CEO at Econsultancy
14 November 2000 07:26am
Consumer, at home, 'broadband' is slowly becoming a reality as NTL finally roll out a cable modem service, BT finally begins to install ADSL services (most of which work...) and other service providers (such as Homechoice) also use the BT infrastructure to offer ADSL high speed internet connectivity.
Let us not forget that these bands are variously broad, however. Homechoice's ADSL offering is limited to 115kbps in terms of internet connectivity as it is hardware limited by using a parallel port connection to the PC, using the rest of the bandwidth for its Video on Demand service. BT's initial ADSL roll out is limited to 512kbps with promises of more speed to come. And both cable and ADSL will suffer from increasing 'contention ratios' as more users share your bandwidth, effectively reducing your connection speed. Whether the ISPs and other service providers will honour stated maximum contention ratios (BT say 50:1 for consumers and 20:1 for business users as I remember) remains to be seen.
Either way, the temptation is to think that the mythical broadband finally means you can design pages the way you always wanted them to be and worry much less about file sizes. I would argue that this would be a big mistake.
There is strong evidence to suggest that broadband increases consumers online shopping spend (see, for example, a recent whitepaper 'How superfast internet access changes media habits in American Households at http://www.arbitron.com/nycu_archive/10_2_00_1226.htm ). This isn't because the sites are designed differently i.e. for broadband it is becuase finally the sites perform at a speed which is acceptable to the impatient consumer.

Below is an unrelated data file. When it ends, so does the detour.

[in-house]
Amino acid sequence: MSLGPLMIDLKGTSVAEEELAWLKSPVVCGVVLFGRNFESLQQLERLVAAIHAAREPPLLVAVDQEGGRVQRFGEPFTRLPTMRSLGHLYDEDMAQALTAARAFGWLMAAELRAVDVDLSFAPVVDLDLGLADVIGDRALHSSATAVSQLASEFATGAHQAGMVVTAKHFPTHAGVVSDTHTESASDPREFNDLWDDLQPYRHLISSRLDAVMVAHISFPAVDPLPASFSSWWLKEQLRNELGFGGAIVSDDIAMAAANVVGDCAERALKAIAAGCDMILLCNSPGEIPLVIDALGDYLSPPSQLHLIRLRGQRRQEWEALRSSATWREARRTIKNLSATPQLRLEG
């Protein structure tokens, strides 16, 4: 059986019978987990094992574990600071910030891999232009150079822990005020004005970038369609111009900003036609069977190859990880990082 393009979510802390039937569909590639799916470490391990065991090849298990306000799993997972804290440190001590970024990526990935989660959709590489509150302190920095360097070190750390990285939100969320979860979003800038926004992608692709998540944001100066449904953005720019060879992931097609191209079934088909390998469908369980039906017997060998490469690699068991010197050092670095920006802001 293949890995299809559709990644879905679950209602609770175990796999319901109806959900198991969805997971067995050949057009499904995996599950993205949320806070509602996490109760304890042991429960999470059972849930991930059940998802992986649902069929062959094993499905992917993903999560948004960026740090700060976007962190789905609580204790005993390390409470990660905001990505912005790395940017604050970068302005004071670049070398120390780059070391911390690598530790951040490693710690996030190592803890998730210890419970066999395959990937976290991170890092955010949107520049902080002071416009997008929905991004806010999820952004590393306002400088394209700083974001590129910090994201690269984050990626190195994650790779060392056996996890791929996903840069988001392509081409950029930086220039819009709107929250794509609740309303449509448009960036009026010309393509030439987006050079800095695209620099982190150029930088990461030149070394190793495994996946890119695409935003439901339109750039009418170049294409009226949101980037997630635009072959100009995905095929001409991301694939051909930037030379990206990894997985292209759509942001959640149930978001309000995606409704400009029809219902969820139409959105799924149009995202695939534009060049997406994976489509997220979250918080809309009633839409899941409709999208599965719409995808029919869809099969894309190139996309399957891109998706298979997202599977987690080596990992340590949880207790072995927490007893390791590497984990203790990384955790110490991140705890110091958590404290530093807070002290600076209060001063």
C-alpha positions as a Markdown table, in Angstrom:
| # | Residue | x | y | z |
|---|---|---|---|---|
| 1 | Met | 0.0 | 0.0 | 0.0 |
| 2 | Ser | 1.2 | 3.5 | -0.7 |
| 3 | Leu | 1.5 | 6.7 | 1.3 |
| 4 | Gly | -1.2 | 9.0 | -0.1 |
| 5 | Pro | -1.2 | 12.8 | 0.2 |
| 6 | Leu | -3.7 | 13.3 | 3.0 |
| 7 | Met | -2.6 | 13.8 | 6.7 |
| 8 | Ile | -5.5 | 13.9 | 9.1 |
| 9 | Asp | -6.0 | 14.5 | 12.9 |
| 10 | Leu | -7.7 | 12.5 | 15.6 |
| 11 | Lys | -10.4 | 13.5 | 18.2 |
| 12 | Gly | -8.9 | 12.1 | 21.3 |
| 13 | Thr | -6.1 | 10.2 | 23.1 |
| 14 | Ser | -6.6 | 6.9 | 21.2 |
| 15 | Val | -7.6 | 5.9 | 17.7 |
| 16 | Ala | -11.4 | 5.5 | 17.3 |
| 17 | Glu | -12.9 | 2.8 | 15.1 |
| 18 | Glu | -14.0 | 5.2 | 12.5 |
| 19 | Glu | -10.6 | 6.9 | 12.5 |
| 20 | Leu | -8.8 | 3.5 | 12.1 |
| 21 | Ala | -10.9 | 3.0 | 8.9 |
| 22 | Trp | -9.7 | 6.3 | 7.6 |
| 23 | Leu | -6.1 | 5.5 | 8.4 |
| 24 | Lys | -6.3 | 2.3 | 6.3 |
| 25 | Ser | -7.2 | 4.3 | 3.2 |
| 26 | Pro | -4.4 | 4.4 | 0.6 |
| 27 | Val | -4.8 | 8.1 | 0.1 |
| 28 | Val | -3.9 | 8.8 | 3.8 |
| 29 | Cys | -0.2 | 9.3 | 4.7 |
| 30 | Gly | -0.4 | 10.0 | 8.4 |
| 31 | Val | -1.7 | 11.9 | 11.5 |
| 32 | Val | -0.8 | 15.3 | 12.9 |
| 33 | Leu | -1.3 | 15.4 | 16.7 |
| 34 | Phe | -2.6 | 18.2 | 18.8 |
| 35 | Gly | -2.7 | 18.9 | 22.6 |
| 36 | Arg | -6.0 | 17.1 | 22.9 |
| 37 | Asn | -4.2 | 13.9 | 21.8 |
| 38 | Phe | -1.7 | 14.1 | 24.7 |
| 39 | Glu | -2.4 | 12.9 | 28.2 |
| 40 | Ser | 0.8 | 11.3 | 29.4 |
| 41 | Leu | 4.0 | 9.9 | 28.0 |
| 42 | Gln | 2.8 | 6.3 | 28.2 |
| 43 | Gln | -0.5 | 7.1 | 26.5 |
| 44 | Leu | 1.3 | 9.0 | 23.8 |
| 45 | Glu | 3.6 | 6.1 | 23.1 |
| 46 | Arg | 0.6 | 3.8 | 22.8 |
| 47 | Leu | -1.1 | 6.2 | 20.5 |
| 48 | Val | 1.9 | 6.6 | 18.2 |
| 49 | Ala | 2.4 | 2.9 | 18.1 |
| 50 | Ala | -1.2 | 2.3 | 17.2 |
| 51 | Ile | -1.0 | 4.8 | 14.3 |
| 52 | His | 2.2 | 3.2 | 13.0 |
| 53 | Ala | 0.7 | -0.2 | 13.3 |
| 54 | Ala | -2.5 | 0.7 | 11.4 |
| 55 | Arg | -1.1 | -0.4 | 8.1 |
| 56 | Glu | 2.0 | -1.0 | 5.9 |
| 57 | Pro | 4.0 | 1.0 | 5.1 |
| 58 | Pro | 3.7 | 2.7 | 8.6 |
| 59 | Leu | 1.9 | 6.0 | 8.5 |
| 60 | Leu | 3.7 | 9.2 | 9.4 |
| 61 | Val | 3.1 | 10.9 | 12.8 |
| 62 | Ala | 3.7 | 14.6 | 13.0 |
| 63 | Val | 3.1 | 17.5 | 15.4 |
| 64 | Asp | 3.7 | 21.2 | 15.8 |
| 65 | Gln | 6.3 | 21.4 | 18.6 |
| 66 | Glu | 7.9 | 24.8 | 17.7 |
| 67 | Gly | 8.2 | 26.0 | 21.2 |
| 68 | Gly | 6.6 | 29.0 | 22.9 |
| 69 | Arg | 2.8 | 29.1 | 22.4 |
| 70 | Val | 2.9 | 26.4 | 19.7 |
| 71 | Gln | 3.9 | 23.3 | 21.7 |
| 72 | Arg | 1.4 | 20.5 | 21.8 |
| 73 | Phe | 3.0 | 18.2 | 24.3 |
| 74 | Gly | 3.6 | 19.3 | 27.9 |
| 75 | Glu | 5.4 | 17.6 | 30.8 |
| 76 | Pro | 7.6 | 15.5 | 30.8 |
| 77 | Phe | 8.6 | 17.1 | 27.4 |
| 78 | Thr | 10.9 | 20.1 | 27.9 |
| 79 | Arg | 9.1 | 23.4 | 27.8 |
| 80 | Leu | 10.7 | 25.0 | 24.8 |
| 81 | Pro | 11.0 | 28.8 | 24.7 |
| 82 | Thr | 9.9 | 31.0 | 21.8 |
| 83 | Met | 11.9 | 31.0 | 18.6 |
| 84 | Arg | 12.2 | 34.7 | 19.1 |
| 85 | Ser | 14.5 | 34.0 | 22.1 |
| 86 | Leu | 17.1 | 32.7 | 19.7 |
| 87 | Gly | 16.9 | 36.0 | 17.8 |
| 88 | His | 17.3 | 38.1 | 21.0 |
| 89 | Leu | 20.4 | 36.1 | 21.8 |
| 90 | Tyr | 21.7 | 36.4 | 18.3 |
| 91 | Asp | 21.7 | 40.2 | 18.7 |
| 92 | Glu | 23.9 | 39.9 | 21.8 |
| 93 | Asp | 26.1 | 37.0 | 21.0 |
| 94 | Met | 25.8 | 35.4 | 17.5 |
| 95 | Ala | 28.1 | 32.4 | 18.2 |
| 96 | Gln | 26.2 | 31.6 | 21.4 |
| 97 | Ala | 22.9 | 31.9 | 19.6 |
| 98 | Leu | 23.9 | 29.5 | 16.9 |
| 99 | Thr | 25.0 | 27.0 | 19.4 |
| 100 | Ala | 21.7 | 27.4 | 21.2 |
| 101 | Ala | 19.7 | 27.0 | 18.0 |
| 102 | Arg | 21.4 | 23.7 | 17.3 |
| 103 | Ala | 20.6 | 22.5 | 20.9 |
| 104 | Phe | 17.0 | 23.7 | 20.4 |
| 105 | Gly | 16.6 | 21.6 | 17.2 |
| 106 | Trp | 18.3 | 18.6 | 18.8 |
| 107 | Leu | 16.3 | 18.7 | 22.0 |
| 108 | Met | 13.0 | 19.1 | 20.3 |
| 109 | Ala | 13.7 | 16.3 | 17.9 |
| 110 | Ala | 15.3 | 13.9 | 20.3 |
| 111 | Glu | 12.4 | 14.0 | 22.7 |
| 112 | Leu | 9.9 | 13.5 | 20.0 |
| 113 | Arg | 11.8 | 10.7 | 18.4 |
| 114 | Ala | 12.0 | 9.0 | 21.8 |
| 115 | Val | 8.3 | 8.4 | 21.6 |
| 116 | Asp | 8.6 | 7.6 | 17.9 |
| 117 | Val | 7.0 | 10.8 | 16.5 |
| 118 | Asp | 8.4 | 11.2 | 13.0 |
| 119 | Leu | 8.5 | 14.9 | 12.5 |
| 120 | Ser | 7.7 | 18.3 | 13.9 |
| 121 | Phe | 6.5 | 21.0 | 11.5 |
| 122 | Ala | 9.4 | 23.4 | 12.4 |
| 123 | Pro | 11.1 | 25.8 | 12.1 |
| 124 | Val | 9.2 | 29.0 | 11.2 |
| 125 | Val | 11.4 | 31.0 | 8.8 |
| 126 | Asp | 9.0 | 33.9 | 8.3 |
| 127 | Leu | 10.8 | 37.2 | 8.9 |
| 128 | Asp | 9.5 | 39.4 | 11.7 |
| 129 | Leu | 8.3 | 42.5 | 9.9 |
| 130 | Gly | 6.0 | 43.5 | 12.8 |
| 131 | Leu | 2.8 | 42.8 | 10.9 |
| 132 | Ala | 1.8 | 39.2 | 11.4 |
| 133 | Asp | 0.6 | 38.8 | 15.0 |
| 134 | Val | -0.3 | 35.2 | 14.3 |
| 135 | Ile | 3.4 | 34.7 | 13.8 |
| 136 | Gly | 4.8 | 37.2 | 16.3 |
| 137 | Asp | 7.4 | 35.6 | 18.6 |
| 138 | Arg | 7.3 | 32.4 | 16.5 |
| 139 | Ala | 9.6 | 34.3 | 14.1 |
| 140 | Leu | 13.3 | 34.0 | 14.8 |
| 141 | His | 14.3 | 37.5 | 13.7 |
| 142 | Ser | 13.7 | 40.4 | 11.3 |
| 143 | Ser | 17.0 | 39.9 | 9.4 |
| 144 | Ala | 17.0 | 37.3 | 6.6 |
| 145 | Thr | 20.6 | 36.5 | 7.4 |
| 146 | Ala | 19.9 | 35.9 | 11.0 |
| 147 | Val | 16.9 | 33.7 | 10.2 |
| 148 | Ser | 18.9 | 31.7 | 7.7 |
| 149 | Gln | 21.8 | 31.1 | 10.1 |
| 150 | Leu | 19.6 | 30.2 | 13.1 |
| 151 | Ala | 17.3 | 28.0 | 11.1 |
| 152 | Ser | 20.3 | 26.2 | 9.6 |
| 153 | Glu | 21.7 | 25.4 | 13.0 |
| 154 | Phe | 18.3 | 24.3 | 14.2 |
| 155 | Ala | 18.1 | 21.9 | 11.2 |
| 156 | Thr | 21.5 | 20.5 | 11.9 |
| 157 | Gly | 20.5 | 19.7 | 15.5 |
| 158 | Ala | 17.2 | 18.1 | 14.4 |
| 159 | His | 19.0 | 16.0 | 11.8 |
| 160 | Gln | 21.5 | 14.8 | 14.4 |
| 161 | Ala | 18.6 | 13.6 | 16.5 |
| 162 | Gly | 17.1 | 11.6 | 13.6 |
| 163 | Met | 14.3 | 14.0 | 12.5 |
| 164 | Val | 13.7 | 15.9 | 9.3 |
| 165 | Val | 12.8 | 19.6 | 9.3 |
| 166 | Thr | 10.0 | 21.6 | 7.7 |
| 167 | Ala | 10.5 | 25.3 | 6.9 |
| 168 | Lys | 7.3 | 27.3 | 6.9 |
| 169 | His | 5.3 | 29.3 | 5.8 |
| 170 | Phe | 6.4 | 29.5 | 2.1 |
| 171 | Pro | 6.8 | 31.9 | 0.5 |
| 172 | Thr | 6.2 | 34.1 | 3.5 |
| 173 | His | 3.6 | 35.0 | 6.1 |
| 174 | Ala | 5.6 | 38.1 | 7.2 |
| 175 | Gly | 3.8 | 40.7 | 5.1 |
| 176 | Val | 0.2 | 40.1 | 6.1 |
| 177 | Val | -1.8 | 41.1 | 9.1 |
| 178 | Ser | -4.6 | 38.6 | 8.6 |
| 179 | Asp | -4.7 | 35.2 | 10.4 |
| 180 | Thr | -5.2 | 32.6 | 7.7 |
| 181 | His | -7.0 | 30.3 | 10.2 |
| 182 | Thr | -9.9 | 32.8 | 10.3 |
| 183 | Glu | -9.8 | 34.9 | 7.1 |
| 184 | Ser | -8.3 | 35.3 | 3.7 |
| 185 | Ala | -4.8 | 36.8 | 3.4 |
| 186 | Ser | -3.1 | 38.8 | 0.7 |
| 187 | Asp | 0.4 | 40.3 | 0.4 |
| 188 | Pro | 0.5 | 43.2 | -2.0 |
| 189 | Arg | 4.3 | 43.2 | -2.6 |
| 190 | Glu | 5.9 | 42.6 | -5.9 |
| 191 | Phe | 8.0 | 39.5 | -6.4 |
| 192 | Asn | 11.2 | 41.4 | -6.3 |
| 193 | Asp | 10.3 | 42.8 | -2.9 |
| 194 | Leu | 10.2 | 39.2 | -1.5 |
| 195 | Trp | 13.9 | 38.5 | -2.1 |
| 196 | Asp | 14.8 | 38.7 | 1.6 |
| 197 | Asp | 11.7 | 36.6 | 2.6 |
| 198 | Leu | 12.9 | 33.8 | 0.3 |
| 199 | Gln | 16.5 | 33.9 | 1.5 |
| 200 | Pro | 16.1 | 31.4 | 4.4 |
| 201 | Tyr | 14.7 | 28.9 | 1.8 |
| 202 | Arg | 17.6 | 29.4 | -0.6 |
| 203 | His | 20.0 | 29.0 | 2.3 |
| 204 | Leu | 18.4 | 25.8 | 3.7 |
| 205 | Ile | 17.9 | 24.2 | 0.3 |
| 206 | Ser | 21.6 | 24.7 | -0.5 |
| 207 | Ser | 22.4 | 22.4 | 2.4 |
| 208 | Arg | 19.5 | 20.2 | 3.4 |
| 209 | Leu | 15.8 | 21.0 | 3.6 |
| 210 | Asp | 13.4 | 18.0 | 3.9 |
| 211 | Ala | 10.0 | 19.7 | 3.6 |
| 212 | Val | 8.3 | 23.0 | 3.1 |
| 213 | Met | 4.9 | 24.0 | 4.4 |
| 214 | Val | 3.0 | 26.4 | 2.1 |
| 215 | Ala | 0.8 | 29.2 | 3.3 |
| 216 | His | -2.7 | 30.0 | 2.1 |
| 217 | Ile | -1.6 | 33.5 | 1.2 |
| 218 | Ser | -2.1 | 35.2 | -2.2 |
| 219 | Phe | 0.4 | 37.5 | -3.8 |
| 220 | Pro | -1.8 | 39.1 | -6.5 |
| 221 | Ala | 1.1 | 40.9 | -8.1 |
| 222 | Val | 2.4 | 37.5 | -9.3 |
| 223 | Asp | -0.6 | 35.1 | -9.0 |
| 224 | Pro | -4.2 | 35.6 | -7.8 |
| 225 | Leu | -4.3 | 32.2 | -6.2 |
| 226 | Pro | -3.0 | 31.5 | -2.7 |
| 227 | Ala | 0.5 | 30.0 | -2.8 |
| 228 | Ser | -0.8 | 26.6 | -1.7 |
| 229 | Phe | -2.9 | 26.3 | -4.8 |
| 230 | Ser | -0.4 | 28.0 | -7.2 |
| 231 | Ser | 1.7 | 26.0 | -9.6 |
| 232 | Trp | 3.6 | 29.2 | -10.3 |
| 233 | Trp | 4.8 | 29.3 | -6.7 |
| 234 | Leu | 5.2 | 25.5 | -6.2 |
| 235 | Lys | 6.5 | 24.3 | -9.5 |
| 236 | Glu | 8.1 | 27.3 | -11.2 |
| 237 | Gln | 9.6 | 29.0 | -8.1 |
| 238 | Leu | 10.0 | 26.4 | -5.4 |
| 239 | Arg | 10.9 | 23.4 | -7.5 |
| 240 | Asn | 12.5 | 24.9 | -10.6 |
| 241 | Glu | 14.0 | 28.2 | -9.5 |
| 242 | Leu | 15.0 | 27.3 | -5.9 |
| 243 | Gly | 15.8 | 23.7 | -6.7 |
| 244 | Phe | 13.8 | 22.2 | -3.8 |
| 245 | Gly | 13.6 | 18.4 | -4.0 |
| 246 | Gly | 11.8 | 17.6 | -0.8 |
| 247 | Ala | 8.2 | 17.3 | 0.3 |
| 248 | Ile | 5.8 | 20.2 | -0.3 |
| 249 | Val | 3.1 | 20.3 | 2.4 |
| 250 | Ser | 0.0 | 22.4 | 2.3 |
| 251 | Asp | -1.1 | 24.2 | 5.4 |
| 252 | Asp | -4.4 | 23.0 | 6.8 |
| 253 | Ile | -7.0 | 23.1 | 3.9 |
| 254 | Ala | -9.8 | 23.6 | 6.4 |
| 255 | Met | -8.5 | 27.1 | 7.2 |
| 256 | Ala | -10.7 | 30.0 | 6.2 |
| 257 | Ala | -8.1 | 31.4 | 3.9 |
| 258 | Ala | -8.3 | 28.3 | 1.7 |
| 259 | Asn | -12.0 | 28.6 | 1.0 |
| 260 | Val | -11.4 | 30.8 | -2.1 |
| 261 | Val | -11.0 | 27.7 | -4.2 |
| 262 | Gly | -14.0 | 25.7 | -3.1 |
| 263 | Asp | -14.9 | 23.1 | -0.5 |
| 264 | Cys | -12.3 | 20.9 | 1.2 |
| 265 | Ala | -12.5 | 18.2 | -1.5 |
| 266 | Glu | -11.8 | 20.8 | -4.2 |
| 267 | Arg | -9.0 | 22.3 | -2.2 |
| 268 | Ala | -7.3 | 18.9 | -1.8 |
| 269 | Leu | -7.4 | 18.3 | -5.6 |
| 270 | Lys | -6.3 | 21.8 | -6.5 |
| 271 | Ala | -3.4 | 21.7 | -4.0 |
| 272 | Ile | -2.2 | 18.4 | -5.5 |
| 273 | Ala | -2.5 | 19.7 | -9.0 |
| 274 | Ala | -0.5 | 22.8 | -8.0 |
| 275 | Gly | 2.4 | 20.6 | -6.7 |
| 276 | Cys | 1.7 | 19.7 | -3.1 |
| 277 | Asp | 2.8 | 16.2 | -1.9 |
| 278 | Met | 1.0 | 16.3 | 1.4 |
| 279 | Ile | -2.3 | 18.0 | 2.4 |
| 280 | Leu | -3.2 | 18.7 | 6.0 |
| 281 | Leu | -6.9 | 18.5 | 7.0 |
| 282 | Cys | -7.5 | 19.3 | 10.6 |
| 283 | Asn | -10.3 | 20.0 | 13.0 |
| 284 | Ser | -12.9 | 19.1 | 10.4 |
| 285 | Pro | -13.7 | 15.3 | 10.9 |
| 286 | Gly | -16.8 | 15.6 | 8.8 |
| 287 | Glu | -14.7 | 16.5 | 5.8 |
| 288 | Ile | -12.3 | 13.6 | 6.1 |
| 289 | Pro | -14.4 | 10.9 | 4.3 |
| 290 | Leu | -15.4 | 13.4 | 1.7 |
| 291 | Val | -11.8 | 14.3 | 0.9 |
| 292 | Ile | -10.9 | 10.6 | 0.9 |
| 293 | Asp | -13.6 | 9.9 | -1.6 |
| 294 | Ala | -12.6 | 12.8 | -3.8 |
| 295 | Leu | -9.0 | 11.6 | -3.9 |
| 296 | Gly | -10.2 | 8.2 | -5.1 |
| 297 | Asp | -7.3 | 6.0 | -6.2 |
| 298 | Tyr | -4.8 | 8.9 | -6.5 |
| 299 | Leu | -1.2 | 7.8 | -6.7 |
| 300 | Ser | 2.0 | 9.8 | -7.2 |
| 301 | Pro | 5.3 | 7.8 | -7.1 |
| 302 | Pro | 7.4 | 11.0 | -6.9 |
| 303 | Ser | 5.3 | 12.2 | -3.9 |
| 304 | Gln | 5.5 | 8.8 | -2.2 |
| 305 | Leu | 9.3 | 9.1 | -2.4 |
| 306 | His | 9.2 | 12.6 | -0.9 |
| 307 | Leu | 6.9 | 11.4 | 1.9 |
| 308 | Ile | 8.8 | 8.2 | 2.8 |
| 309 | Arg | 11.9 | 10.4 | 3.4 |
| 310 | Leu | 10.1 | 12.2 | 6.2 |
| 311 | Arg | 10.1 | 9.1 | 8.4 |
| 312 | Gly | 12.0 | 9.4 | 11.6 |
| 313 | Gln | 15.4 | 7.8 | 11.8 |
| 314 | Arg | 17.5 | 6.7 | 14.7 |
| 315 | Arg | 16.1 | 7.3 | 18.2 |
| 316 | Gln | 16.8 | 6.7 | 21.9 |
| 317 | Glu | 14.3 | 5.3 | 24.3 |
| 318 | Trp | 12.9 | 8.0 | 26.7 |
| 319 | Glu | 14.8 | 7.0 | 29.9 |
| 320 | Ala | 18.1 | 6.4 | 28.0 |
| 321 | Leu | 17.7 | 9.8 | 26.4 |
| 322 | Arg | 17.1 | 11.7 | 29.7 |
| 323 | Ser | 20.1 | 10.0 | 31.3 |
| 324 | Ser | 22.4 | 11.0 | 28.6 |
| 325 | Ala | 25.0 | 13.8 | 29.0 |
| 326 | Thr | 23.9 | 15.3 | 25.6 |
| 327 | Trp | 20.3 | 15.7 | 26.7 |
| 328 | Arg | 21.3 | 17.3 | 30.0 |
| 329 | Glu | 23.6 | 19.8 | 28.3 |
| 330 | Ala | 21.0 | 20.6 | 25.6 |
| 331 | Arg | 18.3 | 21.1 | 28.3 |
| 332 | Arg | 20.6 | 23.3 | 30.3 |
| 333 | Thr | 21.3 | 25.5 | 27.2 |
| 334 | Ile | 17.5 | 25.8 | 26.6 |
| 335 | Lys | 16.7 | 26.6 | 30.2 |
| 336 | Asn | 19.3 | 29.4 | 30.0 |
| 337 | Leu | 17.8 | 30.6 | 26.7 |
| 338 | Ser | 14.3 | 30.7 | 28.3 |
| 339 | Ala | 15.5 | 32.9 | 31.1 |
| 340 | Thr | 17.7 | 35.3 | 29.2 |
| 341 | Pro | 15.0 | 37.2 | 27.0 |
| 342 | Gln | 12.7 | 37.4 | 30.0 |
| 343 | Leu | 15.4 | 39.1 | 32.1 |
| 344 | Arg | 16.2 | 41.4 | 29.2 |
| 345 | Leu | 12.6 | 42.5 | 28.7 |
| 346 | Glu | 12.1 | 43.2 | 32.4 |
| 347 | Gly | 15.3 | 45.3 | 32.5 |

Broadband is less about a step change forwards in the eyes of the consumer, it is about finally using the internet in a way which they have always wanted to. Usability experts like Jakob Nielsen will tell you that people have a maximum attention span before their mind wonders elsewhere (around 10 secs). Broadband helps ensure that users' minds do not wonder elsewhere but are able to quickly complete the task they came to complete in the first place.
Of course, the design should be targeted at the customer base and many customers will now want more video and audio and many will actively seek out such 'broadband' content. But there is a danger that we will end up in the software / hardware vicious circle such that as soon as we have more bandwidth to play with we will fill it up with ever bigger graphics so the speed of the service will never increase. Particularly for task-oriented sites (such as e-tailers) broadband represents a great opportunity to close more sales with site users, so let's not waste that opportunity with a broadband overhaul of the design of that transactional experience.
Creative Director at Agenda Solutions
21 November 2000 09:48am
Current report on business 2.0 addresses the same bloated graphic issues, http://www.business20.com/content/magazine/breakthrough/2000/11/20/22110 and includes the following nugget:
"On nine financial services sites tested by Portland, Ore.-based WebCriteria, office broadband connections only helped the company's automated "users" follow links on an average of 25.4 percent (37.1 seconds) faster than home "users" with dial-up modems. Sure, the pages downloaded faster, but server delays, page design ("Where is that search box?") and a user's normal pace will always limit broadband's contribution. Now consider this: If the Web designers of the tested sites had posted a glitzy 30-second video for users to see, that bit of flash would have eaten nearly all of the extra time the users thought they were buying with broadband. "
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